If ever a mainstream movie called for more trigger warnings for a recovering child of the religious right than Boy Erased, we haven’t seen it.
Viewers won’t likely find something uplifting and hopeful, but they will get a fairly accurate glimpse into what it’s like for queer people born into families of particular dogmatic persuasions.

Russell Crowe and Nicole Kidman play Marshall and Nancy Eamons, the parents of a teenage son who displays little of the rebellion of his age, and instead an earnestness and devotion to them and their faith tradition that classifies homosexuality a sinful choice. The kitchen coming-out speech from a skilled and reserved Lucas Hedges (Manchester by the Sea) in his role as Jared is short and features an apology. He willingly complies with his parents’ plan to “help him” at a counseling center, then he’s horrified and demoralized by what happens there. Is his only choice really between losing God and losing himself?    

The script for Boy Erased is based on the 2016 memoir of the same title by Garrad Conley, and it’s laced with the kind of insider knowledge that comes from lived experience—one that not everyone sent to so-called gay conversion therapy actually lives through. The characters have been renamed, but photos just before the credits reaffirm that they’re modeled on Conley and his real family.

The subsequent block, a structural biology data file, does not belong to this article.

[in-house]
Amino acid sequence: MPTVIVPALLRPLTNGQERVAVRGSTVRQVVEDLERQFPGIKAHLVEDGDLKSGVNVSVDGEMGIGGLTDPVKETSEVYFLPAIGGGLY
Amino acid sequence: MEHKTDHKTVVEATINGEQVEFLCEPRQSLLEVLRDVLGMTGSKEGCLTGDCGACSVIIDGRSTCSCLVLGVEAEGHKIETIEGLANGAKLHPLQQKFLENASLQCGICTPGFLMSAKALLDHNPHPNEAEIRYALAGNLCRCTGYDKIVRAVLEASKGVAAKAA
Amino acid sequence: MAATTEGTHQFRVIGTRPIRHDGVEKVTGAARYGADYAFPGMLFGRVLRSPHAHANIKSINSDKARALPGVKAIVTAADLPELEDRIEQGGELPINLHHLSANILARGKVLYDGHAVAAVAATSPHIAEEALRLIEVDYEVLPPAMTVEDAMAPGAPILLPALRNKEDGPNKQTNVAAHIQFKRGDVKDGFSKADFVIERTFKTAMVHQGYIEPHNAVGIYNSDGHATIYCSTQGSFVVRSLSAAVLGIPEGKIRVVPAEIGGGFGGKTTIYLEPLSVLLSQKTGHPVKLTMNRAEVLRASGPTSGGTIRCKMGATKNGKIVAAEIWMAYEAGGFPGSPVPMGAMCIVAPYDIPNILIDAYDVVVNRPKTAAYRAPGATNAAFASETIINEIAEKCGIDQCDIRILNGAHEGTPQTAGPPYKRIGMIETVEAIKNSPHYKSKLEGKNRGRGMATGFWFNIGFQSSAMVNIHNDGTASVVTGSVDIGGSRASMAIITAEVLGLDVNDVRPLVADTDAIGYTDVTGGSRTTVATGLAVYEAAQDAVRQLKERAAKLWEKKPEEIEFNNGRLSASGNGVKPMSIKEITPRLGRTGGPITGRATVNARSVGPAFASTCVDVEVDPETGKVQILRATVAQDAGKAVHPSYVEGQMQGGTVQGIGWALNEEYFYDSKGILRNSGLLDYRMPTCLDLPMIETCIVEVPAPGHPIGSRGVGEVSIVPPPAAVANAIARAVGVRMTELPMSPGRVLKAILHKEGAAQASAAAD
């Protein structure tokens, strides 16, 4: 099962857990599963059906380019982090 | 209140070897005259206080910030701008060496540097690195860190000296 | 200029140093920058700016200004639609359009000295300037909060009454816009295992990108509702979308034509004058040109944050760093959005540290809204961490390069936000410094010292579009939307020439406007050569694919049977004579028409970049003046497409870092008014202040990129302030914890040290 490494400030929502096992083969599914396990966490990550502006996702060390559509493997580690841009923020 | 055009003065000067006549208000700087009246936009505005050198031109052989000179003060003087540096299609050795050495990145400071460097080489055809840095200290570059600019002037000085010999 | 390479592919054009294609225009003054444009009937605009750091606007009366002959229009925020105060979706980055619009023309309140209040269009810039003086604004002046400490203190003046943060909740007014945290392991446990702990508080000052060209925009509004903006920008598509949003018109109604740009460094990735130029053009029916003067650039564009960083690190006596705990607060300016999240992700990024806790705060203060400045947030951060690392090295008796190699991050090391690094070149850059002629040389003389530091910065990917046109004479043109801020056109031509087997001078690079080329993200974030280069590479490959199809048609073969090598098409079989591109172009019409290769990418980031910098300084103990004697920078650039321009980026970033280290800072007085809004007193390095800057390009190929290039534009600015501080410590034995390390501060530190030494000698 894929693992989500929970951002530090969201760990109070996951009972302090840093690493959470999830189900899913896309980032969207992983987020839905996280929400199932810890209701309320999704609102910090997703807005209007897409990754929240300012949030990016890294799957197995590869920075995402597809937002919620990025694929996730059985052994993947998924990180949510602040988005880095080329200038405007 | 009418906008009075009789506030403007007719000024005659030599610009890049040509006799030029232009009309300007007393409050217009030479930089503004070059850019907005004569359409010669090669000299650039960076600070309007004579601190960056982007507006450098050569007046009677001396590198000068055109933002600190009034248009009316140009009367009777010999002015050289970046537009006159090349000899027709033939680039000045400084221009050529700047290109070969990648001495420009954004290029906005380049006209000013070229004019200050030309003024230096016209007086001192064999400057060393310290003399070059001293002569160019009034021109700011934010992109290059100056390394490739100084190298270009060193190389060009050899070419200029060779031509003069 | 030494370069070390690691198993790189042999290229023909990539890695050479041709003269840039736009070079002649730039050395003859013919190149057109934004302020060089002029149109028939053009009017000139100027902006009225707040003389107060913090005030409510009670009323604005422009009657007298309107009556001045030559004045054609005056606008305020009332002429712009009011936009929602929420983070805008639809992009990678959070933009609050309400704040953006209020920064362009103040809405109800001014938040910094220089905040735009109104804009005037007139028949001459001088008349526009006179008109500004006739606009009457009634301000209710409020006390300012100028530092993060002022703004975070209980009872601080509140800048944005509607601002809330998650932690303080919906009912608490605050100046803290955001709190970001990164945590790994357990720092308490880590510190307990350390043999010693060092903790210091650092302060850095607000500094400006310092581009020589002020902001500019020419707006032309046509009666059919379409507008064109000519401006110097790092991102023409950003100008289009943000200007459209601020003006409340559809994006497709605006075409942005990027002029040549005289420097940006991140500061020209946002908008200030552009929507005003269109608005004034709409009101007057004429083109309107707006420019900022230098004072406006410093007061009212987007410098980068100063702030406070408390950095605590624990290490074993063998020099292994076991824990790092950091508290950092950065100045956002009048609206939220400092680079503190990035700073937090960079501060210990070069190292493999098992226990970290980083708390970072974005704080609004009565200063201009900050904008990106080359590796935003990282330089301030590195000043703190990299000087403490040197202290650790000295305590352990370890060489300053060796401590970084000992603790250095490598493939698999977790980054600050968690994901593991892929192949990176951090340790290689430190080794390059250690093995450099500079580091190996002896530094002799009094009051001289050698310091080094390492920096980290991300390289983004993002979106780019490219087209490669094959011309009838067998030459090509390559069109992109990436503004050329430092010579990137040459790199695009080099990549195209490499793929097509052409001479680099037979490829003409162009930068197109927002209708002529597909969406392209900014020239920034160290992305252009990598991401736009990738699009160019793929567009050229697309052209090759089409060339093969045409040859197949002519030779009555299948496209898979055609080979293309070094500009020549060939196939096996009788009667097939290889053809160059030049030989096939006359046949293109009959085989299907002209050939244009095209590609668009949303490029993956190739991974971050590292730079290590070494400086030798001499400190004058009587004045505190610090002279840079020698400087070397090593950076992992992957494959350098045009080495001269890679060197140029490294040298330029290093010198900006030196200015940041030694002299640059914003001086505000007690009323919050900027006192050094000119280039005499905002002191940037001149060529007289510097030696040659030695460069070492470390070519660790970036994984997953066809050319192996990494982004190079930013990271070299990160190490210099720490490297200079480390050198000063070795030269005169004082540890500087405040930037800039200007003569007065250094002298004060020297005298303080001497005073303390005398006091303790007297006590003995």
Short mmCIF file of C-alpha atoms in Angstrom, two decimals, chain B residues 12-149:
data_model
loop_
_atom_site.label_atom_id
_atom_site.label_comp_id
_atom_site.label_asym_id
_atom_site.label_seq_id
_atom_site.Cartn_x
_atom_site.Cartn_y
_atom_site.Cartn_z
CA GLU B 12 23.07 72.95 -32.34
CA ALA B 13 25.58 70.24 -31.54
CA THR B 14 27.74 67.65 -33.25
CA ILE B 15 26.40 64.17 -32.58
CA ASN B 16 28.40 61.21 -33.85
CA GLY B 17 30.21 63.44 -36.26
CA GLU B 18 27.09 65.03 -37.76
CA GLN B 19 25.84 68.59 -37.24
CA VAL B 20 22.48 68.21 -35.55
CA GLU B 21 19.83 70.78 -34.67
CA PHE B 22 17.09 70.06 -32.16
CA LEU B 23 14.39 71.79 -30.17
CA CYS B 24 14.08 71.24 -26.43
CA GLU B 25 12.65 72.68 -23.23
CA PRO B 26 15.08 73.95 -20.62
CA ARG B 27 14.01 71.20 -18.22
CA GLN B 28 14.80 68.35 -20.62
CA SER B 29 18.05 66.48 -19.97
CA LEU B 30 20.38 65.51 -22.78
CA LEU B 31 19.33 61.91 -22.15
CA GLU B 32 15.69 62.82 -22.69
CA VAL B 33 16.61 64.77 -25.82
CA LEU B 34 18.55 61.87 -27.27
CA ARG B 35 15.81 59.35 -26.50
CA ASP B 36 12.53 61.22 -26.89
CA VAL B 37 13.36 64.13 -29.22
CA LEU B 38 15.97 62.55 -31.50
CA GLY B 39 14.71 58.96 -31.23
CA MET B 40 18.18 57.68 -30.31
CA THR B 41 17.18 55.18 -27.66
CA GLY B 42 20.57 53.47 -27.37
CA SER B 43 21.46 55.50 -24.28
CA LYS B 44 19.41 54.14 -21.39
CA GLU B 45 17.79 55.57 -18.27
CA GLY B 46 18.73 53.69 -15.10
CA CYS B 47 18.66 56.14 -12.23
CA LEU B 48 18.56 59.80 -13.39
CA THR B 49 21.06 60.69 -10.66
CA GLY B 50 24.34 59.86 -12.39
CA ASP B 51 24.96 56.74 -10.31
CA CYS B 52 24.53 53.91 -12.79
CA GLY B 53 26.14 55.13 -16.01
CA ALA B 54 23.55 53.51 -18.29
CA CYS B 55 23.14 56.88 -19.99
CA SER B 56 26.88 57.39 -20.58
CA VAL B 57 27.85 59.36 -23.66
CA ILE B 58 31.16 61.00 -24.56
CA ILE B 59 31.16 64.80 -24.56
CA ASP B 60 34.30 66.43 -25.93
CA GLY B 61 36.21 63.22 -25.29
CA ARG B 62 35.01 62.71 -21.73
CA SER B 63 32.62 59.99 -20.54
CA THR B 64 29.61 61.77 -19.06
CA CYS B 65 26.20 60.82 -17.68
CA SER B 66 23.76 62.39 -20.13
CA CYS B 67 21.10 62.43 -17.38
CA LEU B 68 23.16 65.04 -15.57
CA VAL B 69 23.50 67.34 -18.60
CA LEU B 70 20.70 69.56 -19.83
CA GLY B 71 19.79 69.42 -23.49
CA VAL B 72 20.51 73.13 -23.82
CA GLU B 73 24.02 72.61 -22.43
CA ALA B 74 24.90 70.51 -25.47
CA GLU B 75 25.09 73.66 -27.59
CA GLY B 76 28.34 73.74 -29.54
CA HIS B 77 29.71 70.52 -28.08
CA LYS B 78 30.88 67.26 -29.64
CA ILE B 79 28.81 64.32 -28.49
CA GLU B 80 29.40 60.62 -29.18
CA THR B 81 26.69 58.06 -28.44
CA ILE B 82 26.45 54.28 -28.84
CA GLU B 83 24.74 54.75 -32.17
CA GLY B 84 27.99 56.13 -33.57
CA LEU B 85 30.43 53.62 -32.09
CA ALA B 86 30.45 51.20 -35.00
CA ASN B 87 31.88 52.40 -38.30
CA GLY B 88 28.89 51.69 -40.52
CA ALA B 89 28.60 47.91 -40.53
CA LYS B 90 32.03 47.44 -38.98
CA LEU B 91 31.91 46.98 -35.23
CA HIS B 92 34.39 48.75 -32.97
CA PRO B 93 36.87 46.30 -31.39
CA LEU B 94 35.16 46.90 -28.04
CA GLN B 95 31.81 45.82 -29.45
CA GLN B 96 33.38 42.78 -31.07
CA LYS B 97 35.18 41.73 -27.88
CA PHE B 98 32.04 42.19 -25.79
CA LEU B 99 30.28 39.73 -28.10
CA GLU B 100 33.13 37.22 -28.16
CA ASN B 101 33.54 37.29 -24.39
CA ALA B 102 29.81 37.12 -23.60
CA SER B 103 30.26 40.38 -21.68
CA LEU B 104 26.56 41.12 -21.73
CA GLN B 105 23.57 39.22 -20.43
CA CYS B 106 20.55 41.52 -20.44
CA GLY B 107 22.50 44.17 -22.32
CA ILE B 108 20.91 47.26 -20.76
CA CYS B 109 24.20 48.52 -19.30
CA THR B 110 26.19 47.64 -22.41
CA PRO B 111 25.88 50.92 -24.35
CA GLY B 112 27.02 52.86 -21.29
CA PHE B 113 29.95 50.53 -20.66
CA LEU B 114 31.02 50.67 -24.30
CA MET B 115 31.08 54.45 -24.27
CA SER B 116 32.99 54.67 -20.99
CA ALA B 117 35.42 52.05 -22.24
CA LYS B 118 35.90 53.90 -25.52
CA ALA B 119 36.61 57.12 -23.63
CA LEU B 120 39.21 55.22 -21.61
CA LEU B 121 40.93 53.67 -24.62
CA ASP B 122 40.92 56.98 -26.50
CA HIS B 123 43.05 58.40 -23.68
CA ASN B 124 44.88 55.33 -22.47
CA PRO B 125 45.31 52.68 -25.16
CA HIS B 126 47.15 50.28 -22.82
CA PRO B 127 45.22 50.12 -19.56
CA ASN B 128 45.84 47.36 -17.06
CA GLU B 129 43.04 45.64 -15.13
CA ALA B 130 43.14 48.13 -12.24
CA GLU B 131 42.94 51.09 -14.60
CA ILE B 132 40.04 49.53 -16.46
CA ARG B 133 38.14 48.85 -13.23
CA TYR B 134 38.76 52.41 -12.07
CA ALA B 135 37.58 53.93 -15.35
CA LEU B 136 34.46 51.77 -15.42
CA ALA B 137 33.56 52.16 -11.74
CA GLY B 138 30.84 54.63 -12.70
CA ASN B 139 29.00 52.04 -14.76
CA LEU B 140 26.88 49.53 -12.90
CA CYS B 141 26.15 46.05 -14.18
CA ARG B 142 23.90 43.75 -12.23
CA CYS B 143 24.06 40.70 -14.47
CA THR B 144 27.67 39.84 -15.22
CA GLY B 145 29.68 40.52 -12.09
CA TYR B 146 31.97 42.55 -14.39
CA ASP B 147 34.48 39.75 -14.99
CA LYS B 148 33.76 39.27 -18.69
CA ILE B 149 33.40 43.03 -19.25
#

While Kidman’s character inexplicably moves from a blind obedience to the Baptist church to courageous protection of her son (and we want to praise her when this moment arrives at long last), there’s more to her emotional journey that we missed learning about. Likewise with Dad. Crowe’s depiction of the preacher and car salesman is well-executed and doesn’t slip into stereotype, yet what’s really in his heart, even as it seems to change ever so slightly, is closed to the audience. It’s Jared’s strength and fight for survival that redeems the telling.
Its flaw is the almost unavoidable trap of boiling a complicated cultural situation into a shallow Hollywood stew. That’s not to say it’s unworthy of being seen. Bearing witness isn’t just for the Baptists.  

+ Important story courageously told
– Some somewhat shallow characters

Directed by Joel Edgerton
With Kidman, Crowe and Hedges
Violet Crown, R, 115 min.